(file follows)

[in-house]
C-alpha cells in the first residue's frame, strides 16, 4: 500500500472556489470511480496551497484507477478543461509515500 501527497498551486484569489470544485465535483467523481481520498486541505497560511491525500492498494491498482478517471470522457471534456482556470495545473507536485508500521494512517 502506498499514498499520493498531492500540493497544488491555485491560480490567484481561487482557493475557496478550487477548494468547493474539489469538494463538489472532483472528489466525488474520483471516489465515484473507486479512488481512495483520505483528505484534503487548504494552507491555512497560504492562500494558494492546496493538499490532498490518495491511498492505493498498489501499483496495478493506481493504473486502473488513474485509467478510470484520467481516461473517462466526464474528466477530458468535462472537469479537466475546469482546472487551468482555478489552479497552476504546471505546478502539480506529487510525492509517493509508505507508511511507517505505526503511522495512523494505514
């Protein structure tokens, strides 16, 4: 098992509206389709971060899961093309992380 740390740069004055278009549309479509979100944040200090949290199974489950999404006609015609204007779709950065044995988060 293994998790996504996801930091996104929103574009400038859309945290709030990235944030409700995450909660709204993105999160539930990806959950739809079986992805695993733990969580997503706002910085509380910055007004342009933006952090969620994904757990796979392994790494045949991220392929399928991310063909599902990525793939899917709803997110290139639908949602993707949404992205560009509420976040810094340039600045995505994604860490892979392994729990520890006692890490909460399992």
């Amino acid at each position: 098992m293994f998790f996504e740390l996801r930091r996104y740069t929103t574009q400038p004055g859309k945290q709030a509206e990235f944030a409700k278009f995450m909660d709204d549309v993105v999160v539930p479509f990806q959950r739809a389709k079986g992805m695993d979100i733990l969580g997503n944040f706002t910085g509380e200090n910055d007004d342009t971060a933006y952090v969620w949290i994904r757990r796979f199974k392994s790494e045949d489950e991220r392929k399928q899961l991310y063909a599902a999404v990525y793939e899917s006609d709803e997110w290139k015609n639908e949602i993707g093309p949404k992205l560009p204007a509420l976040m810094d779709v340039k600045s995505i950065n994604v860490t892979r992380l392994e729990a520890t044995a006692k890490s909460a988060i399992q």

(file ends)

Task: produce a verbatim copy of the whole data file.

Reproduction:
[in-house]
C-alpha cells in the first residue's frame, strides 16, 4: 500500500472556489470511480496551497484507477478543461509515500 501527497498551486484569489470544485465535483467523481481520498486541505497560511491525500492498494491498482478517471470522457471534456482556470495545473507536485508500521494512517 502506498499514498499520493498531492500540493497544488491555485491560480490567484481561487482557493475557496478550487477548494468547493474539489469538494463538489472532483472528489466525488474520483471516489465515484473507486479512488481512495483520505483528505484534503487548504494552507491555512497560504492562500494558494492546496493538499490532498490518495491511498492505493498498489501499483496495478493506481493504473486502473488513474485509467478510470484520467481516461473517462466526464474528466477530458468535462472537469479537466475546469482546472487551468482555478489552479497552476504546471505546478502539480506529487510525492509517493509508505507508511511507517505505526503511522495512523494505514
């Protein structure tokens, strides 16, 4: 098992509206389709971060899961093309992380 740390740069004055278009549309479509979100944040200090949290199974489950999404006609015609204007779709950065044995988060 293994998790996504996801930091996104929103574009400038859309945290709030990235944030409700995450909660709204993105999160539930990806959950739809079986992805695993733990969580997503706002910085509380910055007004342009933006952090969620994904757990796979392994790494045949991220392929399928991310063909599902990525793939899917709803997110290139639908949602993707949404992205560009509420976040810094340039600045995505994604860490892979392994729990520890006692890490909460399992």
């Amino acid at each position: 098992m293994f998790f996504e740390l996801r930091r996104y740069t929103t574009q400038p004055g859309k945290q709030a509206e990235f944030a409700k278009f995450m909660d709204d549309v993105v999160v539930p479509f990806q959950r739809a389709k079986g992805m695993d979100i733990l969580g997503n944040f706002t910085g509380e200090n910055d007004d342009t971060a933006y952090v969620w949290i994904r757990r796979f199974k392994s790494e045949d489950e991220r392929k399928q899961l991310y063909a599902a999404v990525y793939e899917s006609d709803e997110w290139k015609n639908e949602i993707g093309p949404k992205l560009p204007a509420l976040m810094d779709v340039k600045s995505i950065n994604v860490t892979r992380l392994e729990a520890t044995a006692k890490s909460a988060i399992q």